More information about the future of tourist information in the town is due to be announced next week.

Meanwhile The Platform was also due to close, in the initial budget proposals.

But after a public outcry, the council gave the concert venue a stay of execution until at least April 2024.

Talks have also taken place between the council and other interested parties about keeping The Platform open.

But as yet there has been no official confirmation about the long-term future of the venue.

Councillor Phillip Black, leader of Lancaster City Council (pictured below), speaking to Beyond Radio in May, said: 

"There is talk about a partnership arrangement, not selling it off, but bringing a partner organisation in to help with the maintaining and running of it.

"We'll be starting a new budget cycle in September/October time, it would be extremely premature for me to talk about what the funding position would be with the Platform, but I can tell you that our ambition would be for us to retain it."

Phillip Black

A Lancaster City Council spokesperson said this week: "Like many local authorities, Lancaster City Council is battling against unprecedented pressures of steep increases in its operating costs, increasing demand for services, and below inflation funding from the Government.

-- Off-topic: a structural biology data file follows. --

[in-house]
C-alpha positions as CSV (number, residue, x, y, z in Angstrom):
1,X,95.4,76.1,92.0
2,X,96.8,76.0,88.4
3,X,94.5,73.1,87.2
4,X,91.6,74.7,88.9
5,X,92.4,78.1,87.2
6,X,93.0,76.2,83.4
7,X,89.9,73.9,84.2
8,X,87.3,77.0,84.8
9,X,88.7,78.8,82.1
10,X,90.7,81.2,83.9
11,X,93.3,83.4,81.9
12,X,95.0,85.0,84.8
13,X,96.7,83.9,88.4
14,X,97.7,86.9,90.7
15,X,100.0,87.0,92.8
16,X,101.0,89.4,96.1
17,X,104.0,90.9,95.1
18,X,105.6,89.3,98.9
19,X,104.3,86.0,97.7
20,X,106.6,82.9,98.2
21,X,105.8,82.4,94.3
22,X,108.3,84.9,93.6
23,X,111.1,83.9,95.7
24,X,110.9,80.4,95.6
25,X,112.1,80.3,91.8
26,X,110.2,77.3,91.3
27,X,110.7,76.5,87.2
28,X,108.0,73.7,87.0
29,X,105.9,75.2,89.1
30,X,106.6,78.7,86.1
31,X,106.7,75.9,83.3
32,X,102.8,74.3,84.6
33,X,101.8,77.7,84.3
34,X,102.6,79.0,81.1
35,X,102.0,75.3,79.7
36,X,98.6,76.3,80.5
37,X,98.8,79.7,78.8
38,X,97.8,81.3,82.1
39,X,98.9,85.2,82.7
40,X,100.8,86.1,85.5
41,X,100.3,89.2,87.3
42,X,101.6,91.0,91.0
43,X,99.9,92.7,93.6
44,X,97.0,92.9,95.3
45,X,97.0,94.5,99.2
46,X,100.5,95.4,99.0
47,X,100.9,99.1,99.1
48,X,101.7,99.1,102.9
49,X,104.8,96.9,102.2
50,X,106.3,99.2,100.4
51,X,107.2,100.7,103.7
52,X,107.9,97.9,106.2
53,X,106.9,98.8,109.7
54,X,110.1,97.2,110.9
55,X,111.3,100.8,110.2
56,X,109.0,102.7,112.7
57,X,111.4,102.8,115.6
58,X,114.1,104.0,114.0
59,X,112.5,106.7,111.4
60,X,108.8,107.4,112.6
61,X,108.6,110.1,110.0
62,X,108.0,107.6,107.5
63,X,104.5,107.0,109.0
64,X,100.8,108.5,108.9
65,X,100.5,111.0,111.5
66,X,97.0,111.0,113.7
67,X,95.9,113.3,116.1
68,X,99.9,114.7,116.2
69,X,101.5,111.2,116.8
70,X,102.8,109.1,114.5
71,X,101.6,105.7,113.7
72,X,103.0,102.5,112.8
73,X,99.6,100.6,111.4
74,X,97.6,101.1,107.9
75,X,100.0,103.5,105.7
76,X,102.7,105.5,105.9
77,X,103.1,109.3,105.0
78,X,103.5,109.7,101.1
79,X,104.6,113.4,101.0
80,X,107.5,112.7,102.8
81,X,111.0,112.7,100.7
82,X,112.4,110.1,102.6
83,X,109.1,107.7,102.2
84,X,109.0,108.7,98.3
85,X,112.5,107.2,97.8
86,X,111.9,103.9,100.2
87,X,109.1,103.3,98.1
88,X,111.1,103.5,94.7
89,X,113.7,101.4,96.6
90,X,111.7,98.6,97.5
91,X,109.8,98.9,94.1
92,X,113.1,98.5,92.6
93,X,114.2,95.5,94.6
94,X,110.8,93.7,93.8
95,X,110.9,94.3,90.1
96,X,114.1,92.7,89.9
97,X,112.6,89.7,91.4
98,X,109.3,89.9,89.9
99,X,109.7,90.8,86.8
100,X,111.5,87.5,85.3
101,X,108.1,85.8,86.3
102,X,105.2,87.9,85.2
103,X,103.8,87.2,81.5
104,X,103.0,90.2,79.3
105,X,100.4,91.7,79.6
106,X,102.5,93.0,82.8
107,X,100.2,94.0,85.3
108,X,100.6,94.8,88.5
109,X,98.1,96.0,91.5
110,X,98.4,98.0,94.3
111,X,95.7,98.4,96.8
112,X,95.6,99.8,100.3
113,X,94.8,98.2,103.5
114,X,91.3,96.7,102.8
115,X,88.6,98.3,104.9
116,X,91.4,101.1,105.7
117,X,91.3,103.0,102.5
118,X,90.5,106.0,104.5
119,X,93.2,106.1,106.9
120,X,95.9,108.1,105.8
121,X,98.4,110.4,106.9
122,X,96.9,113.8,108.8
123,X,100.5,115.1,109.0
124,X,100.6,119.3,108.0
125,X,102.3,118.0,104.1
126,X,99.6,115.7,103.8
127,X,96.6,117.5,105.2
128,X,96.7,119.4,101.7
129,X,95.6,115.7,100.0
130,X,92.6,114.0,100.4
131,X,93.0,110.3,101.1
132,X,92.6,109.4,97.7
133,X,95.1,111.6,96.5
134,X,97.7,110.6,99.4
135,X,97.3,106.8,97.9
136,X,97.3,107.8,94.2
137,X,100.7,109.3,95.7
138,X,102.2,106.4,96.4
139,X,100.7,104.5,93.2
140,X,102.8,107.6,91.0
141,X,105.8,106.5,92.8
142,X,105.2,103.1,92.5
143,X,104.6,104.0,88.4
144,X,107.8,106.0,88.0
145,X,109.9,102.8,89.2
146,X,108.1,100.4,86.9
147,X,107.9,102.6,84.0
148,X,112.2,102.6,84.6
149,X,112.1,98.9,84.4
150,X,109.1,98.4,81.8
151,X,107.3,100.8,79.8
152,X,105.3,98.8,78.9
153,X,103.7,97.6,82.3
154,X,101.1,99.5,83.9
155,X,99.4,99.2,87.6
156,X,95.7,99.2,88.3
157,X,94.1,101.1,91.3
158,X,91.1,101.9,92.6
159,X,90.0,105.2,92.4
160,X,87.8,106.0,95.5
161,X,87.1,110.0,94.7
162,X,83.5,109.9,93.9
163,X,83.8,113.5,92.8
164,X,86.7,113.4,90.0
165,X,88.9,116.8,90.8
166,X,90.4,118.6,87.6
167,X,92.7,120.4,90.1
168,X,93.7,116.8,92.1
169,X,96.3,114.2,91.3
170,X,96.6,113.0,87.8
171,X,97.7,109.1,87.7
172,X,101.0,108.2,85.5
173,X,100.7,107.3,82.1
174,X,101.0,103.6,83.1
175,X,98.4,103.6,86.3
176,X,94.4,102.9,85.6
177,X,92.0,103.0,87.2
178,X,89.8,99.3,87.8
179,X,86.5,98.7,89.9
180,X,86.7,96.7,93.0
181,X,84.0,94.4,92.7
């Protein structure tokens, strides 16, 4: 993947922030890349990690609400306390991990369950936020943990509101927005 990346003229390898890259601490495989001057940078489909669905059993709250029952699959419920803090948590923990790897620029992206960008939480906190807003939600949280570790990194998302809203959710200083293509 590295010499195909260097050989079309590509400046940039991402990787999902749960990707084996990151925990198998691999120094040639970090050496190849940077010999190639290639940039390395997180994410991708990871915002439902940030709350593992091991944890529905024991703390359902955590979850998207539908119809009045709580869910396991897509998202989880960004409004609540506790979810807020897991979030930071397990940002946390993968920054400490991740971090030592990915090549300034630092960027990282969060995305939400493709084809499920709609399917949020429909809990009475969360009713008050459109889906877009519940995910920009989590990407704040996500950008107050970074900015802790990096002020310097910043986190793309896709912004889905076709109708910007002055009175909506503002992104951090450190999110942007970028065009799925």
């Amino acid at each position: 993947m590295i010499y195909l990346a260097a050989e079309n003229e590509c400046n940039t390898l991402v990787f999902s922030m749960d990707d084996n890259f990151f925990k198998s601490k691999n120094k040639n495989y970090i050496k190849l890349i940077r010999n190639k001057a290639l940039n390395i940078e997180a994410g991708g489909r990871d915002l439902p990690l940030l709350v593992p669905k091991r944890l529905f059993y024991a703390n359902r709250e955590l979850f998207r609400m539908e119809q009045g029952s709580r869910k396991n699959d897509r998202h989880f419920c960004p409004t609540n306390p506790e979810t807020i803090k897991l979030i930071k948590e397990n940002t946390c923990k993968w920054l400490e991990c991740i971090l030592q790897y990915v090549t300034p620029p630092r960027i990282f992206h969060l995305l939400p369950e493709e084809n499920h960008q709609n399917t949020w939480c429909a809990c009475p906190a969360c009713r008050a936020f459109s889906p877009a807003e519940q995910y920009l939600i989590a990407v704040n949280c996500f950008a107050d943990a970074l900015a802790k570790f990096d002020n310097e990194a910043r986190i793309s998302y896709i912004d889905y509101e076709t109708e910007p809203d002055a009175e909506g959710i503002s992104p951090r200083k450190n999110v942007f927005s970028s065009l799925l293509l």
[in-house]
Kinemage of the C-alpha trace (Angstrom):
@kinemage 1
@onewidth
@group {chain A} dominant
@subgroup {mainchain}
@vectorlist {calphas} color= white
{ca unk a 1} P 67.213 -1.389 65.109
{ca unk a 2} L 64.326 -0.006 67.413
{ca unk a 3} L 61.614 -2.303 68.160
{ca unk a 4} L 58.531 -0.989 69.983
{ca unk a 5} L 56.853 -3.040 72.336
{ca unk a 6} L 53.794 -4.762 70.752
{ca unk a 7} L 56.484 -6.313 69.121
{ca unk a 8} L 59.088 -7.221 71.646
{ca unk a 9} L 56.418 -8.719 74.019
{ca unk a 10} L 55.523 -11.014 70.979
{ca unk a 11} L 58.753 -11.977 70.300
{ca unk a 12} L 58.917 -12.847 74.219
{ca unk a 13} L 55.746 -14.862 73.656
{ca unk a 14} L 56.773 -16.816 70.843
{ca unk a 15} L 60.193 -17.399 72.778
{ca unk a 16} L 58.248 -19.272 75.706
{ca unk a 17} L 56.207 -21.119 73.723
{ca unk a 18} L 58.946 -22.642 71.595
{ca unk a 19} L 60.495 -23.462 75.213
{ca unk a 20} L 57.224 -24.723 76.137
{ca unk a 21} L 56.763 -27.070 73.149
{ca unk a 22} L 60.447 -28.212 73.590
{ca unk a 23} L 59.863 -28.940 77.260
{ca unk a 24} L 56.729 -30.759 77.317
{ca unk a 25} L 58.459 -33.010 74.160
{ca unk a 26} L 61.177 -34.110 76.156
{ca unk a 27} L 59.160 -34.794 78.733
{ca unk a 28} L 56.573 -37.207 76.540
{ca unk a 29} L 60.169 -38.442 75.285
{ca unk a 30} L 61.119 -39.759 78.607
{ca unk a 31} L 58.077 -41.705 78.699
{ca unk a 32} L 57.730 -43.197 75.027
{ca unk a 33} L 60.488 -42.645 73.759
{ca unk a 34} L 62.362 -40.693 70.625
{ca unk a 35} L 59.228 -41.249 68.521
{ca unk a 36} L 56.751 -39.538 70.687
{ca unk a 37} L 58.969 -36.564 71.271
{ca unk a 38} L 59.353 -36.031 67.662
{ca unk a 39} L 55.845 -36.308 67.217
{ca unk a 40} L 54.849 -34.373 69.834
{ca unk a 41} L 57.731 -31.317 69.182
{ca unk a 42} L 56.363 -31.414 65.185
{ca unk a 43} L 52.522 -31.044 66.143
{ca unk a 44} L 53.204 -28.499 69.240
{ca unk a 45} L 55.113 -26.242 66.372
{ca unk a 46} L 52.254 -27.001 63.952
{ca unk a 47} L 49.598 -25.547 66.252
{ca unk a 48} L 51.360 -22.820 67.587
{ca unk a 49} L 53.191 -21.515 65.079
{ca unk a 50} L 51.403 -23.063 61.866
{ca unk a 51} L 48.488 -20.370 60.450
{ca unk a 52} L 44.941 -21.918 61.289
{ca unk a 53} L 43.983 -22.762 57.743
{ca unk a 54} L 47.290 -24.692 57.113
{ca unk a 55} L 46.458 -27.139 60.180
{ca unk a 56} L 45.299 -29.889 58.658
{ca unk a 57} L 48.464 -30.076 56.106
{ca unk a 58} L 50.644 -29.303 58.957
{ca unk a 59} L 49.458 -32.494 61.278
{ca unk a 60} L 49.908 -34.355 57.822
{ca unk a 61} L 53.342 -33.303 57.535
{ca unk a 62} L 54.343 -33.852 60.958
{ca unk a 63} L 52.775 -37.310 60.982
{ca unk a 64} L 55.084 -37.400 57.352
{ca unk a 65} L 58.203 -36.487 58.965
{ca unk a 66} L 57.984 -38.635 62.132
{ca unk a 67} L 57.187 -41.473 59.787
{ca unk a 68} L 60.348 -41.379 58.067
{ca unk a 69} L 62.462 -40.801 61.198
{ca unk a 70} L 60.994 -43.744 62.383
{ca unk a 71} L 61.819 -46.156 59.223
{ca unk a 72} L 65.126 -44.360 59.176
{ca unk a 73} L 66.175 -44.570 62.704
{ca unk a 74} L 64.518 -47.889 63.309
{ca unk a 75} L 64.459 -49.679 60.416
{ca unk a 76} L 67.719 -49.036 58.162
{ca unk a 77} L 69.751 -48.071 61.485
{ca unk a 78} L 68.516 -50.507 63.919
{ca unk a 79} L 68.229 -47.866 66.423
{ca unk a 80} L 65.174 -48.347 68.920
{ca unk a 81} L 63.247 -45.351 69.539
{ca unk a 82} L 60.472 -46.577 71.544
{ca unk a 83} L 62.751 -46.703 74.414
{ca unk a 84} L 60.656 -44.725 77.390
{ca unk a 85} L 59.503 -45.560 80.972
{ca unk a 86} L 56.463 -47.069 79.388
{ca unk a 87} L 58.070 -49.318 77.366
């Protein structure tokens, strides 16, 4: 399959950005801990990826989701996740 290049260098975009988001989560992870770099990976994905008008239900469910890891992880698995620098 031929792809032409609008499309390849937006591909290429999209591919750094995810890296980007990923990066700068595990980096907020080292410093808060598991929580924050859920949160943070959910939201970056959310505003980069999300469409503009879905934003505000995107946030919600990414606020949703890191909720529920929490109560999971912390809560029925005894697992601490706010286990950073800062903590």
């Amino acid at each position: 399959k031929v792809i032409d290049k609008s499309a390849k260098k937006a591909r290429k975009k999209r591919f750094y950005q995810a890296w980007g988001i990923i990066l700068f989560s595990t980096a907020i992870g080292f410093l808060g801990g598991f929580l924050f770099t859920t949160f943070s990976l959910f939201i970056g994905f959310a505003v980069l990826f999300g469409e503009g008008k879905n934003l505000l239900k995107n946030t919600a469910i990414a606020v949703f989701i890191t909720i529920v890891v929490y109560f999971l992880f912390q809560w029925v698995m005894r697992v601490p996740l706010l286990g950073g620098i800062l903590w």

"In February 2023, as part of the annual budget process, full council agreed a number of savings to address the council’s significant financial deficit.

"These savings are in the process of being implemented and more information will be released in due course. Details of the council’s financial challenge and more information can be found on the council’s website.”

Read more: Visitor Information Centres and The Platform under threat due to council budget cuts - Beyond Radio

Council pledge to keep Platform open after budget rethink - Beyond Radio

INTERVIEWS: Full breakdown of "painful" Lancaster City Council budget plans revealed - Beyond Radio

Annual figures for Platform and Visitor Information Centres released - Beyond Radio